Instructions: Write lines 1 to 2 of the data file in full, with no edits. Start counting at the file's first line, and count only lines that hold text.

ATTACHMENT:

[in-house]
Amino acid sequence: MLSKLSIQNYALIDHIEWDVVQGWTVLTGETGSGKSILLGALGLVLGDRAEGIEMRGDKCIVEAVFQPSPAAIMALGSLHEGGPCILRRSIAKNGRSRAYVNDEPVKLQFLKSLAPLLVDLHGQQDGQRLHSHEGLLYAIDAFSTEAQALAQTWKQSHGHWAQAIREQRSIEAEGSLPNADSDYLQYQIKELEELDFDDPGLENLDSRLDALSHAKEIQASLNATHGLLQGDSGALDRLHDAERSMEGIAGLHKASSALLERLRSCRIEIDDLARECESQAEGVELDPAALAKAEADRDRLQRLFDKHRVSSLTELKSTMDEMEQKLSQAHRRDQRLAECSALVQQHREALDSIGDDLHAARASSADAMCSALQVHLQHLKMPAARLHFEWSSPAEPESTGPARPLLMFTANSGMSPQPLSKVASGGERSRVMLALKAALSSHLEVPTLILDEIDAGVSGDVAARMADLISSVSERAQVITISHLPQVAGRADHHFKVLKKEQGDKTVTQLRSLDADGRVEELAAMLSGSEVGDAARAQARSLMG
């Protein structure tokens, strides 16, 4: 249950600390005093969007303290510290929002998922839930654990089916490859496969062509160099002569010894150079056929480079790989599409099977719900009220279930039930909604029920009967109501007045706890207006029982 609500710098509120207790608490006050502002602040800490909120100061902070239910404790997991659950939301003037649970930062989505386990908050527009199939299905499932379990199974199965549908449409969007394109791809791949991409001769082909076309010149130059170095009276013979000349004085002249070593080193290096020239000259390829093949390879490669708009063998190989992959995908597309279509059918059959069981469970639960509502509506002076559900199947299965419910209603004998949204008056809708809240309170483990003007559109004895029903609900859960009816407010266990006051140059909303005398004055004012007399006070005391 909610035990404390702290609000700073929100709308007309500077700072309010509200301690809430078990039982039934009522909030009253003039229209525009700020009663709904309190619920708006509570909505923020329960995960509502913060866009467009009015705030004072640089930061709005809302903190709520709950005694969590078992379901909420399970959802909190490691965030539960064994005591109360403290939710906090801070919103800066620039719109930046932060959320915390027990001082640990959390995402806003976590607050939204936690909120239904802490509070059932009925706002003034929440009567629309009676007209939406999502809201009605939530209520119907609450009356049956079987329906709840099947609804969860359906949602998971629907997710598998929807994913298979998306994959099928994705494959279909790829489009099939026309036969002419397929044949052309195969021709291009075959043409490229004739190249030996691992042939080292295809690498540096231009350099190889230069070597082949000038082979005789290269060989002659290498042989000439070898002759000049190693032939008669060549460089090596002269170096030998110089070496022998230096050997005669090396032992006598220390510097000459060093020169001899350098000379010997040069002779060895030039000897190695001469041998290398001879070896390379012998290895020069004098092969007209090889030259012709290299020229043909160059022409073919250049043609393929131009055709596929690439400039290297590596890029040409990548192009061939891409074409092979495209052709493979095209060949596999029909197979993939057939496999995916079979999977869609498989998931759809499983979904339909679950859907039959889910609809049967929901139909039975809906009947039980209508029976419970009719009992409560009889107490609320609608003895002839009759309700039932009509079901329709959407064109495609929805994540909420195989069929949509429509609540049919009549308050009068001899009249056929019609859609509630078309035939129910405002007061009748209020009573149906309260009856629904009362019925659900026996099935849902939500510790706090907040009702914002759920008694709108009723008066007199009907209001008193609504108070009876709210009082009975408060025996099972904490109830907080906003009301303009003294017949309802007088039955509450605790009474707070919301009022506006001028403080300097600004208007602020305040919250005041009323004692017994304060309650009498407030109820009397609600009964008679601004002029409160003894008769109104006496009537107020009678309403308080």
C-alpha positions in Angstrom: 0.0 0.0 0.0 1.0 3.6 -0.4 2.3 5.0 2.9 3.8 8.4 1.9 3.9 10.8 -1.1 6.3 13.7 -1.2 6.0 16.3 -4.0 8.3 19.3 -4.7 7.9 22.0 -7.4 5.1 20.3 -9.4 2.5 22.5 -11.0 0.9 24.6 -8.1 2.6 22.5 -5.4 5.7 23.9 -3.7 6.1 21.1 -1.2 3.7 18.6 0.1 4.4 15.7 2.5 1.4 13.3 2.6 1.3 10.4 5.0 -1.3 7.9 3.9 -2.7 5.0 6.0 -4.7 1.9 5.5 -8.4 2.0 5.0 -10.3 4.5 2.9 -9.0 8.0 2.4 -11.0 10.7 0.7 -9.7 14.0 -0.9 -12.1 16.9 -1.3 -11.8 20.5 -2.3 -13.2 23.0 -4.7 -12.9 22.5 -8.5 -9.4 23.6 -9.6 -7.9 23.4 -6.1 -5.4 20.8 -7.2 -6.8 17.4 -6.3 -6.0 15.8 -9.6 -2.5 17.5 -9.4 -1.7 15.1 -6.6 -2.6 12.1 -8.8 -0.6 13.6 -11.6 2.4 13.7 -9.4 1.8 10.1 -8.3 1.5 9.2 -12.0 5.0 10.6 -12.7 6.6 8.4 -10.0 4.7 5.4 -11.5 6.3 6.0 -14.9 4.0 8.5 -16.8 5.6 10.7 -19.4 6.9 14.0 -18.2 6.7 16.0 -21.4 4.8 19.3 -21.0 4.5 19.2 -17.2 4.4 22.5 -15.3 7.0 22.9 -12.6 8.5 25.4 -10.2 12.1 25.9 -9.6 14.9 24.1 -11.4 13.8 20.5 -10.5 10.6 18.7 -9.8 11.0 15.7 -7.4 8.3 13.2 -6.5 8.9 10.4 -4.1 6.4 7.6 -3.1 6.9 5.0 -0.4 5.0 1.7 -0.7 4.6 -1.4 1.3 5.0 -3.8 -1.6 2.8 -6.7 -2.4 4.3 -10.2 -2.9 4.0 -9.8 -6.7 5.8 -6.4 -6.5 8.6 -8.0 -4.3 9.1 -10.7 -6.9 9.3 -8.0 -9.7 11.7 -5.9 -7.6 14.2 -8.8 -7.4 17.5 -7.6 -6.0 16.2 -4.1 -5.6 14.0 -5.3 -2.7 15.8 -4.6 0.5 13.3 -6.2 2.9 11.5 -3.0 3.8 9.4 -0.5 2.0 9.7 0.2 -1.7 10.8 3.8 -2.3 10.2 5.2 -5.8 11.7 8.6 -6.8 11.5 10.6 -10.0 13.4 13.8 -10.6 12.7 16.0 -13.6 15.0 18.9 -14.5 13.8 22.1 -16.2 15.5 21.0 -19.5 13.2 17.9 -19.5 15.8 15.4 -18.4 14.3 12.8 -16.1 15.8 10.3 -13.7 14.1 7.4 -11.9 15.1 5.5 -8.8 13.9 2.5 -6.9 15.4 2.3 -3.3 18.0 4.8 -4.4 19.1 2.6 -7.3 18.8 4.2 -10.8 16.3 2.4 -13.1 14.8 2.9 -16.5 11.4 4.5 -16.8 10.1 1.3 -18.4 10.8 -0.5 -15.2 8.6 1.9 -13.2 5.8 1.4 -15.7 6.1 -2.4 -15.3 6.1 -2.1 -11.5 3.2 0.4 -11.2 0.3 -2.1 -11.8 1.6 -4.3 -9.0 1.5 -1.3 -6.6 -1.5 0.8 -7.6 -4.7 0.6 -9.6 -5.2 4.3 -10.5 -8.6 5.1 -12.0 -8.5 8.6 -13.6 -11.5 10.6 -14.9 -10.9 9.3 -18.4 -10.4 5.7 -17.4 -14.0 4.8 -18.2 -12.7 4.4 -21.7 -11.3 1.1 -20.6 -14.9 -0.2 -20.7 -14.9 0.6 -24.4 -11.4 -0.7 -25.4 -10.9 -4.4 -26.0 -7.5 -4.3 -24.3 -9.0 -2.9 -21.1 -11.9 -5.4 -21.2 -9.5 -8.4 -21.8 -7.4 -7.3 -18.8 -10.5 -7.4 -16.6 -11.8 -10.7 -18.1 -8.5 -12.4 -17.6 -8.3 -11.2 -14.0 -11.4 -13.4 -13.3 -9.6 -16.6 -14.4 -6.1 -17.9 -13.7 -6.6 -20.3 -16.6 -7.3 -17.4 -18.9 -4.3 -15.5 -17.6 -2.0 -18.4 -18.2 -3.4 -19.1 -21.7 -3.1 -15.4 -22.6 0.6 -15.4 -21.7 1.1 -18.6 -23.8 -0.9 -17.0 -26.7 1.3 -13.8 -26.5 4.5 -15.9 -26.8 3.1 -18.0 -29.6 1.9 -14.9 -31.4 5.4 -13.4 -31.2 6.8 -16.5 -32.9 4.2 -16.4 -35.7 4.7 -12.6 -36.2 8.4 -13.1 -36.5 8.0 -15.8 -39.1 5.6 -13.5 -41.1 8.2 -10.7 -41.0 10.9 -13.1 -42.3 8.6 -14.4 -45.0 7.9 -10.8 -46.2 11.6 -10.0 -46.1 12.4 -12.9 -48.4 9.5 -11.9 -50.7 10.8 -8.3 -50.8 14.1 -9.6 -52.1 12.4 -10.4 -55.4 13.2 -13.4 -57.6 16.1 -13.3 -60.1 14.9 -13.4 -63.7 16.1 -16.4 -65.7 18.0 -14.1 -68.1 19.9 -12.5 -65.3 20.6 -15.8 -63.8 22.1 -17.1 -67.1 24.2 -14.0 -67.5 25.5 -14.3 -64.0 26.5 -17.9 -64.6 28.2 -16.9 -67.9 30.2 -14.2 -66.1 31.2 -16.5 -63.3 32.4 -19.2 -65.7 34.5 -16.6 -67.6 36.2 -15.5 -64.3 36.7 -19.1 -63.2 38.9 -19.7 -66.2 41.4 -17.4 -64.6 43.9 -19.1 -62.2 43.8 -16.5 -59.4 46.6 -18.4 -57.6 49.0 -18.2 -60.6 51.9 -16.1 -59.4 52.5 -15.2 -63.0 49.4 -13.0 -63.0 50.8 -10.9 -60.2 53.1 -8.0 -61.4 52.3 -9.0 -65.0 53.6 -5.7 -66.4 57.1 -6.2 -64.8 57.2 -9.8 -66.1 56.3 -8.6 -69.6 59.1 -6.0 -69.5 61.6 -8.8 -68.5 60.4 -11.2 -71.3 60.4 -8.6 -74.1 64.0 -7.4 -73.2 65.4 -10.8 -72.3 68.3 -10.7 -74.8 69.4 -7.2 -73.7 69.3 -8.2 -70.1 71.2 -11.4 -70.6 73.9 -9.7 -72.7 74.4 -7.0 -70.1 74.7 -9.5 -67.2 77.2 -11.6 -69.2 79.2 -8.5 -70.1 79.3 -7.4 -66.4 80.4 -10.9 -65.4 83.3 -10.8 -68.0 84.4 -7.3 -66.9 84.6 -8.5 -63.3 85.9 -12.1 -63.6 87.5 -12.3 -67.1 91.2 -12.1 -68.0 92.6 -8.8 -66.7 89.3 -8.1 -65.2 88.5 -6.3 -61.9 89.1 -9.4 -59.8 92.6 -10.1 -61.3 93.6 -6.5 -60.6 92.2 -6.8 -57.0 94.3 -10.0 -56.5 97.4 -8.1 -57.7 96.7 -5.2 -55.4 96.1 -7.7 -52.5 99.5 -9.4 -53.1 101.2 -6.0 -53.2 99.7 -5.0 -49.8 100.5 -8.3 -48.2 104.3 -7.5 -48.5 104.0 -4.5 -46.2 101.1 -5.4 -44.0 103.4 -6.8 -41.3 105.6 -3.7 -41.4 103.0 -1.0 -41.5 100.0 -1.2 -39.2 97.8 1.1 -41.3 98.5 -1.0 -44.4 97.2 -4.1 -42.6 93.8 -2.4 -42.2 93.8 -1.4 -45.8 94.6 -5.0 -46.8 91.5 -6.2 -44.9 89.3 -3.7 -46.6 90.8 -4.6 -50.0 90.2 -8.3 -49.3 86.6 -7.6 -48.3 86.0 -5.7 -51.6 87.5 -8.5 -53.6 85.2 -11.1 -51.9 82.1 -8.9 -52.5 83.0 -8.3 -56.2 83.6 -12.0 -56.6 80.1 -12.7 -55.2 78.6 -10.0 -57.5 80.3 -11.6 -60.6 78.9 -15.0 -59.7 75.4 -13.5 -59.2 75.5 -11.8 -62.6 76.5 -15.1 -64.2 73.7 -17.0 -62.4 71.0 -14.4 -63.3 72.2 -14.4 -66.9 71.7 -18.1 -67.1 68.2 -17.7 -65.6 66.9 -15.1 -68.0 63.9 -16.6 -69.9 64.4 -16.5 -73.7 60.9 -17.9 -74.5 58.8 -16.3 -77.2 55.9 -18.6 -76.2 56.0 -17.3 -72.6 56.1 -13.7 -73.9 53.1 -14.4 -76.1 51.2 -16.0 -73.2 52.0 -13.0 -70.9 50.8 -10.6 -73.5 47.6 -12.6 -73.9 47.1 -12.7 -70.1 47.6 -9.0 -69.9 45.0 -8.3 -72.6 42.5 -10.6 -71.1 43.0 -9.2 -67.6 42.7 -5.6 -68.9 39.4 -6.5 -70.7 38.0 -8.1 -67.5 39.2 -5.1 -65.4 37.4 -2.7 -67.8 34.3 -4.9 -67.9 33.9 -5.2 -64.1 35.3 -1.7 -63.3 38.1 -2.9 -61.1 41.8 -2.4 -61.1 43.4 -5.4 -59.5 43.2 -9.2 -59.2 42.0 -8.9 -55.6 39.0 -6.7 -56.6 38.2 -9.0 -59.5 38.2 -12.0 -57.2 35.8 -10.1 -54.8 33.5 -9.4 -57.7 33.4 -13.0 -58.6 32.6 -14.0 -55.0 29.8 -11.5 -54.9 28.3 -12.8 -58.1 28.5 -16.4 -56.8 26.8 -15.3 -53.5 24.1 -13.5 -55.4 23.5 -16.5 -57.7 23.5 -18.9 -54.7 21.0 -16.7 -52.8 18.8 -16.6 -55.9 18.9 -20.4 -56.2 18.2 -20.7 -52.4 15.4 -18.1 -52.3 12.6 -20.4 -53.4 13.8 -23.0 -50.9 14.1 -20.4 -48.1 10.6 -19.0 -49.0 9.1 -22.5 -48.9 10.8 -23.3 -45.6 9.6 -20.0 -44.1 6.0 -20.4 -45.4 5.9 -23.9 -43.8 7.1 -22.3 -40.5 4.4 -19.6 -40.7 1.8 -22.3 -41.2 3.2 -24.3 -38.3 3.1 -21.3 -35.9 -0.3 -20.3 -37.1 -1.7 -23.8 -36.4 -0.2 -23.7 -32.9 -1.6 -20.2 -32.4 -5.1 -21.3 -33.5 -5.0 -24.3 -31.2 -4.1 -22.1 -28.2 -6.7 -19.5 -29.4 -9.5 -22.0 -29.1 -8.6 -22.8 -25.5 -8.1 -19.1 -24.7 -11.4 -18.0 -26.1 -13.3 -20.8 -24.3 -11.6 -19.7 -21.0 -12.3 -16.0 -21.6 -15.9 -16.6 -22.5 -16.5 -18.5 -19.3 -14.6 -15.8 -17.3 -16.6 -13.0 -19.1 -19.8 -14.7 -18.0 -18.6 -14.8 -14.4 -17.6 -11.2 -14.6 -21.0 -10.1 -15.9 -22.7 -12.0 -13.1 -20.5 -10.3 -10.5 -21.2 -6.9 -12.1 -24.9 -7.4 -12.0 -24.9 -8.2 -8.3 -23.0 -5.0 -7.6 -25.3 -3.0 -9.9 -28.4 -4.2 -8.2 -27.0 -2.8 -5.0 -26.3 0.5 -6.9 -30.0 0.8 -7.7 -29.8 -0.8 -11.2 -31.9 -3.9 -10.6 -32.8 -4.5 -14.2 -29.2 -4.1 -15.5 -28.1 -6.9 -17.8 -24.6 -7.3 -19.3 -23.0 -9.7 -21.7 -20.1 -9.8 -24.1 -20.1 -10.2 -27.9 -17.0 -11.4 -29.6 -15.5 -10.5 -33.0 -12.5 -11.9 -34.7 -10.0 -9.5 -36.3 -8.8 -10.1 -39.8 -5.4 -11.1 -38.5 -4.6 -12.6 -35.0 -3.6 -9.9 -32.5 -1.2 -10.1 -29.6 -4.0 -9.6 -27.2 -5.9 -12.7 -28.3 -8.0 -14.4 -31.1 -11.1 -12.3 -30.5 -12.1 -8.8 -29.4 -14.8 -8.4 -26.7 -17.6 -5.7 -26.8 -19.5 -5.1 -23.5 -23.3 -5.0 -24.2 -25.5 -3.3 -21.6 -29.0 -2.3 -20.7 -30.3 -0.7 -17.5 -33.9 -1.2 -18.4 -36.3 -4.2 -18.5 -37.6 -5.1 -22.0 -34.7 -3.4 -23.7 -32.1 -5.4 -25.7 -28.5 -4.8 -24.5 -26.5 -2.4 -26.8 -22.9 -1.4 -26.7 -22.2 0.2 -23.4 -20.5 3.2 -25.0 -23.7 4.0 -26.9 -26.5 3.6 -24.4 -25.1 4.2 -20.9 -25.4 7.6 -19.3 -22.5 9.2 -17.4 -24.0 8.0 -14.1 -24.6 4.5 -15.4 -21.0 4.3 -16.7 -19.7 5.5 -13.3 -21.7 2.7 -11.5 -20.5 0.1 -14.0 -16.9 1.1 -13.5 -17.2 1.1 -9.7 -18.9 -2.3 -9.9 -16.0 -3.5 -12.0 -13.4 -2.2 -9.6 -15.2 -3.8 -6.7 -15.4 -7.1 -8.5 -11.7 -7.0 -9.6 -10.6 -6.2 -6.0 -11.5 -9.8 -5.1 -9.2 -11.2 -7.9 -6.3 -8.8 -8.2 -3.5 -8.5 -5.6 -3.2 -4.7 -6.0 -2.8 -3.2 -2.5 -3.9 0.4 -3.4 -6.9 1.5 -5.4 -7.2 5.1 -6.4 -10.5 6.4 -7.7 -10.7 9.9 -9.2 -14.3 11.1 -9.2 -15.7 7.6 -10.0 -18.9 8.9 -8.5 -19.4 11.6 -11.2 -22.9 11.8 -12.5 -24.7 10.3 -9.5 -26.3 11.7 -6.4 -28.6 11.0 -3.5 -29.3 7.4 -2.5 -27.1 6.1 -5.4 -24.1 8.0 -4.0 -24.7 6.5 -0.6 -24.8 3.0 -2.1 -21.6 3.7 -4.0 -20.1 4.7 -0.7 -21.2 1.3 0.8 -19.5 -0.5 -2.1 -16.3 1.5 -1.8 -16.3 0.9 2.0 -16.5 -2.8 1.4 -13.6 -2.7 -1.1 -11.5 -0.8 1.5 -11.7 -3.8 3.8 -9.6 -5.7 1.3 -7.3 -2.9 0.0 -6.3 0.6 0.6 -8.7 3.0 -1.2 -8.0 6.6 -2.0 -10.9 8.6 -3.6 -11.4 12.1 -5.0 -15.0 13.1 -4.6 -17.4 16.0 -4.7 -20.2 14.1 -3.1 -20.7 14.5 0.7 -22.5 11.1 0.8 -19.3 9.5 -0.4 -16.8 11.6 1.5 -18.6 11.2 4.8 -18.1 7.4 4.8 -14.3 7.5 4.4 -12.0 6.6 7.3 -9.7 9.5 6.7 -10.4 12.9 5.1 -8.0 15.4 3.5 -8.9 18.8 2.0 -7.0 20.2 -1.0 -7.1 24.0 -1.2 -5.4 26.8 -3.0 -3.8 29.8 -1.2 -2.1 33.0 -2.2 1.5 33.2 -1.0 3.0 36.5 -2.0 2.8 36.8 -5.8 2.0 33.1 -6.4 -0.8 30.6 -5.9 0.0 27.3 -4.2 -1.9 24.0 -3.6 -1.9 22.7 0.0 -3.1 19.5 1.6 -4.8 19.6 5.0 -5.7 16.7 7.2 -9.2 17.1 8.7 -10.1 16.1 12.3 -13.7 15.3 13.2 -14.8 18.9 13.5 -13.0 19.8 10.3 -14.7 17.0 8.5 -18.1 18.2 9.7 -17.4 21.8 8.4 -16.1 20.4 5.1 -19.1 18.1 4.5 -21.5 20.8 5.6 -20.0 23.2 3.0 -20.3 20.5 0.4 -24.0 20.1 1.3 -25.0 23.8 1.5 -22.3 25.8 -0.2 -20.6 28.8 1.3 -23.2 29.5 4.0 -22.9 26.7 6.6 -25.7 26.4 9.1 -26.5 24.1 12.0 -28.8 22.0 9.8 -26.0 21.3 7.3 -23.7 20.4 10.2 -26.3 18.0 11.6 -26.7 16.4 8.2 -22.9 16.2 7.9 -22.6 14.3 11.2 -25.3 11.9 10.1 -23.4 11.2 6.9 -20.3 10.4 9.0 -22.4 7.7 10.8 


[in-house]
Amino acid sequence: MLSKLSIQNYALIDHIEWDVVQGWTVLTGETGSGKSILLGALGLVLGDRAEGIEMRGDKCIVEAVFQPSPAAIMALGSLHEGGPCILRRSIAKNGRSRAYVNDEPVKLQFLKSLAPLLVDLHGQQDGQRLHSHEGLLYAIDAFSTEAQALAQTWKQSHGHWAQAIREQRSIEAEGSLPNADSDYLQYQIKELEELDFDDPGLENLDSRLDALSHAKEIQASLNATHGLLQGDSGALDRLHDAERSMEGIAGLHKASSALLERLRSCRIEIDDLARECESQAEGVELDPAALAKAEADRDRLQRLFDKHRVSSLTELKSTMDEMEQKLSQAHRRDQRLAECSALVQQHREALDSIGDDLHAARASSADAMCSALQVHLQHLKMPAARLHFEWSSPAEPESTGPARPLLMFTANSGMSPQPLSKVASGGERSRVMLALKAALSSHLEVPTLILDEIDAGVSGDVAARMADLISSVSERAQVITISHLPQVAGRADHHFKVLKKEQGDKTVTQLRSLDADGRVEELAAMLSGSEVGDAARAQARSLMG